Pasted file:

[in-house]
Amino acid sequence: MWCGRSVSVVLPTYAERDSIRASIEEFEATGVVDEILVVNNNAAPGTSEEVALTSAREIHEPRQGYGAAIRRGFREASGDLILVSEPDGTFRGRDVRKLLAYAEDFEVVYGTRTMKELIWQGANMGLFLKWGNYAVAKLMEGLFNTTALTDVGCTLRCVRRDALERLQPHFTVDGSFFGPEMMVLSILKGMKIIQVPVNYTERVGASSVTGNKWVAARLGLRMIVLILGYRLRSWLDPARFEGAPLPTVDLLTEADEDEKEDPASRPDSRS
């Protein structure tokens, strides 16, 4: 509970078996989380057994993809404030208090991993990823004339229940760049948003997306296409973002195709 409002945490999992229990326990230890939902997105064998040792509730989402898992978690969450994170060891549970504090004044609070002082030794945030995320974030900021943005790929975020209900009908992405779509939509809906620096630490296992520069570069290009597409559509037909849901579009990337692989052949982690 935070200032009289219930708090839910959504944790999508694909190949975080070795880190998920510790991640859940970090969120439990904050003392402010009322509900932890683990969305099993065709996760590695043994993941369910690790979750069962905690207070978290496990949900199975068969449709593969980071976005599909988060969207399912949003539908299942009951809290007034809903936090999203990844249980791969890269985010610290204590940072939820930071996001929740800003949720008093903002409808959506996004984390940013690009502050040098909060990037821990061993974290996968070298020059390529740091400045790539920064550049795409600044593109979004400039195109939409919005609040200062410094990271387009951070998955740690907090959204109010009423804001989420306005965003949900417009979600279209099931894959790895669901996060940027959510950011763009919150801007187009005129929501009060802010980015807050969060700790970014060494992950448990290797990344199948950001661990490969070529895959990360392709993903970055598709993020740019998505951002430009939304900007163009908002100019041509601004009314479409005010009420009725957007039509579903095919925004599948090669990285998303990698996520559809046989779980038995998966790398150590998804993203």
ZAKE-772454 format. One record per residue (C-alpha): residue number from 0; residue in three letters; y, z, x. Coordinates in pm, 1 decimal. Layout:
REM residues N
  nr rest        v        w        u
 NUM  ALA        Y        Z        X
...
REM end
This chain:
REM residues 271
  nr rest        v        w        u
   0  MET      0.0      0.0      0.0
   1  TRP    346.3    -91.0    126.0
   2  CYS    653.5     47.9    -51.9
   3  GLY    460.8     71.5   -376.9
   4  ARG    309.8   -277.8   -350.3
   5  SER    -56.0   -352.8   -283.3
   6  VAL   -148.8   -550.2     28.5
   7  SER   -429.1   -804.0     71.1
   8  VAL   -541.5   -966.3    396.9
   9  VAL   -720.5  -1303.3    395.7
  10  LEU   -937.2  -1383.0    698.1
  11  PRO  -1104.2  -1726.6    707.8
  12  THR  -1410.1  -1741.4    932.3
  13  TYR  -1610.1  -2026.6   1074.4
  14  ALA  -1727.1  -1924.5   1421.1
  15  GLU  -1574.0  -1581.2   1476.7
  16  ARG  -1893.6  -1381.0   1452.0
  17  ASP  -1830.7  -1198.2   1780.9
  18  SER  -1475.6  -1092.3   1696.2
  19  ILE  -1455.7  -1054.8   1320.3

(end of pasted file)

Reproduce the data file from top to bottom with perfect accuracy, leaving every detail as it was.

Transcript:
[in-house]
Amino acid sequence: MWCGRSVSVVLPTYAERDSIRASIEEFEATGVVDEILVVNNNAAPGTSEEVALTSAREIHEPRQGYGAAIRRGFREASGDLILVSEPDGTFRGRDVRKLLAYAEDFEVVYGTRTMKELIWQGANMGLFLKWGNYAVAKLMEGLFNTTALTDVGCTLRCVRRDALERLQPHFTVDGSFFGPEMMVLSILKGMKIIQVPVNYTERVGASSVTGNKWVAARLGLRMIVLILGYRLRSWLDPARFEGAPLPTVDLLTEADEDEKEDPASRPDSRS
């Protein structure tokens, strides 16, 4: 509970078996989380057994993809404030208090991993990823004339229940760049948003997306296409973002195709 409002945490999992229990326990230890939902997105064998040792509730989402898992978690969450994170060891549970504090004044609070002082030794945030995320974030900021943005790929975020209900009908992405779509939509809906620096630490296992520069570069290009597409559509037909849901579009990337692989052949982690 935070200032009289219930708090839910959504944790999508694909190949975080070795880190998920510790991640859940970090969120439990904050003392402010009322509900932890683990969305099993065709996760590695043994993941369910690790979750069962905690207070978290496990949900199975068969449709593969980071976005599909988060969207399912949003539908299942009951809290007034809903936090999203990844249980791969890269985010610290204590940072939820930071996001929740800003949720008093903002409808959506996004984390940013690009502050040098909060990037821990061993974290996968070298020059390529740091400045790539920064550049795409600044593109979004400039195109939409919005609040200062410094990271387009951070998955740690907090959204109010009423804001989420306005965003949900417009979600279209099931894959790895669901996060940027959510950011763009919150801007187009005129929501009060802010980015807050969060700790970014060494992950448990290797990344199948950001661990490969070529895959990360392709993903970055598709993020740019998505951002430009939304900007163009908002100019041509601004009314479409005010009420009725957007039509579903095919925004599948090669990285998303990698996520559809046989779980038995998966790398150590998804993203």
ZAKE-772454 format. One record per residue (C-alpha): residue number from 0; residue in three letters; y, z, x. Coordinates in pm, 1 decimal. Layout:
REM residues N
  nr rest        v        w        u
 NUM  ALA        Y        Z        X
...
REM end
This chain:
REM residues 271
  nr rest        v        w        u
   0  MET      0.0      0.0      0.0
   1  TRP    346.3    -91.0    126.0
   2  CYS    653.5     47.9    -51.9
   3  GLY    460.8     71.5   -376.9
   4  ARG    309.8   -277.8   -350.3
   5  SER    -56.0   -352.8   -283.3
   6  VAL   -148.8   -550.2     28.5
   7  SER   -429.1   -804.0     71.1
   8  VAL   -541.5   -966.3    396.9
   9  VAL   -720.5  -1303.3    395.7
  10  LEU   -937.2  -1383.0    698.1
  11  PRO  -1104.2  -1726.6    707.8
  12  THR  -1410.1  -1741.4    932.3
  13  TYR  -1610.1  -2026.6   1074.4
  14  ALA  -1727.1  -1924.5   1421.1
  15  GLU  -1574.0  -1581.2   1476.7
  16  ARG  -1893.6  -1381.0   1452.0
  17  ASP  -1830.7  -1198.2   1780.9
  18  SER  -1475.6  -1092.3   1696.2
  19  ILE  -1455.7  -1054.8   1320.3